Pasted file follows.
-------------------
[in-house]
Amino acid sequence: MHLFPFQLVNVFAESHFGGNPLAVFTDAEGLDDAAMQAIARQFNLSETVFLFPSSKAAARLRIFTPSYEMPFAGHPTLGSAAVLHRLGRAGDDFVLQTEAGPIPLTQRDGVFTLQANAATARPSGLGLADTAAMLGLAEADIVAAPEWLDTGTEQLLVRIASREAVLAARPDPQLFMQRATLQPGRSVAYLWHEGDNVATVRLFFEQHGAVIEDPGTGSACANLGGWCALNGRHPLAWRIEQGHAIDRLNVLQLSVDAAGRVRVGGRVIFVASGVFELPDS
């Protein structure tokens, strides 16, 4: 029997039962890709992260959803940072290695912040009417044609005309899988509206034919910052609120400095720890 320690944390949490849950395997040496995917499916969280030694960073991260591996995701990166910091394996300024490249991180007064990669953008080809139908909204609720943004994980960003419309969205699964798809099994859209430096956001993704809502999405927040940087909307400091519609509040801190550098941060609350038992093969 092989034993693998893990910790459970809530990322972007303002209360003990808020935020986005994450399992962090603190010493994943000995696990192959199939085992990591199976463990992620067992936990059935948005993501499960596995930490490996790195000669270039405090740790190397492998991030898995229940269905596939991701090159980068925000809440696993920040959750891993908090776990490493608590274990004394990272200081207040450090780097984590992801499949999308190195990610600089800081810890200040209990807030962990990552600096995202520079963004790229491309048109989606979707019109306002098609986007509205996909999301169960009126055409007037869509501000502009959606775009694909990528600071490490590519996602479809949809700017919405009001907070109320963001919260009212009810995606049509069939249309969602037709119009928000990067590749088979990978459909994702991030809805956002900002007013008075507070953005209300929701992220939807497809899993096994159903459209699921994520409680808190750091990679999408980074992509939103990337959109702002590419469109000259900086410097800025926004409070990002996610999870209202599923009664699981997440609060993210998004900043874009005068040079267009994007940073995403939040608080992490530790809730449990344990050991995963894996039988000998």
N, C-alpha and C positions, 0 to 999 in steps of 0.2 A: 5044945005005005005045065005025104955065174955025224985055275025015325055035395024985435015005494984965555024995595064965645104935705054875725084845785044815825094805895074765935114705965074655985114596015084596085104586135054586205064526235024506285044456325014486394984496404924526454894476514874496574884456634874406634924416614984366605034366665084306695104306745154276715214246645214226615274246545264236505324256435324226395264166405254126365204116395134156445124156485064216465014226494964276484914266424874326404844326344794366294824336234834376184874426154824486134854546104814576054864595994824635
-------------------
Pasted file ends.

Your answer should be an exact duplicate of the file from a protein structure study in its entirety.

[in-house]
Amino acid sequence: MHLFPFQLVNVFAESHFGGNPLAVFTDAEGLDDAAMQAIARQFNLSETVFLFPSSKAAARLRIFTPSYEMPFAGHPTLGSAAVLHRLGRAGDDFVLQTEAGPIPLTQRDGVFTLQANAATARPSGLGLADTAAMLGLAEADIVAAPEWLDTGTEQLLVRIASREAVLAARPDPQLFMQRATLQPGRSVAYLWHEGDNVATVRLFFEQHGAVIEDPGTGSACANLGGWCALNGRHPLAWRIEQGHAIDRLNVLQLSVDAAGRVRVGGRVIFVASGVFELPDS
């Protein structure tokens, strides 16, 4: 029997039962890709992260959803940072290695912040009417044609005309899988509206034919910052609120400095720890 320690944390949490849950395997040496995917499916969280030694960073991260591996995701990166910091394996300024490249991180007064990669953008080809139908909204609720943004994980960003419309969205699964798809099994859209430096956001993704809502999405927040940087909307400091519609509040801190550098941060609350038992093969 092989034993693998893990910790459970809530990322972007303002209360003990808020935020986005994450399992962090603190010493994943000995696990192959199939085992990591199976463990992620067992936990059935948005993501499960596995930490490996790195000669270039405090740790190397492998991030898995229940269905596939991701090159980068925000809440696993920040959750891993908090776990490493608590274990004394990272200081207040450090780097984590992801499949999308190195990610600089800081810890200040209990807030962990990552600096995202520079963004790229491309048109989606979707019109306002098609986007509205996909999301169960009126055409007037869509501000502009959606775009694909990528600071490490590519996602479809949809700017919405009001907070109320963001919260009212009810995606049509069939249309969602037709119009928000990067590749088979990978459909994702991030809805956002900002007013008075507070953005209300929701992220939807497809899993096994159903459209699921994520409680808190750091990679999408980074992509939103990337959109702002590419469109000259900086410097800025926004409070990002996610999870209202599923009664699981997440609060993210998004900043874009005068040079267009994007940073995403939040608080992490530790809730449990344990050991995963894996039988000998």
N, C-alpha and C positions, 0 to 999 in steps of 0.2 A: 5044945005005005005045065005025104955065174955025224985055275025015325055035395024985435015005494984965555024995595064965645104935705054875725084845785044815825094805895074765935114705965074655985114596015084596085104586135054586205064526235024506285044456325014486394984496404924526454894476514874496574884456634874406634924416614984366605034366665084306695104306745154276715214246645214226615274246545264236505324256435324226395264166405254126365204116395134156445124156485064216465014226494964276484914266424874326404844326344794366294824336234834376184874426154824486134854546104814576054864595994824635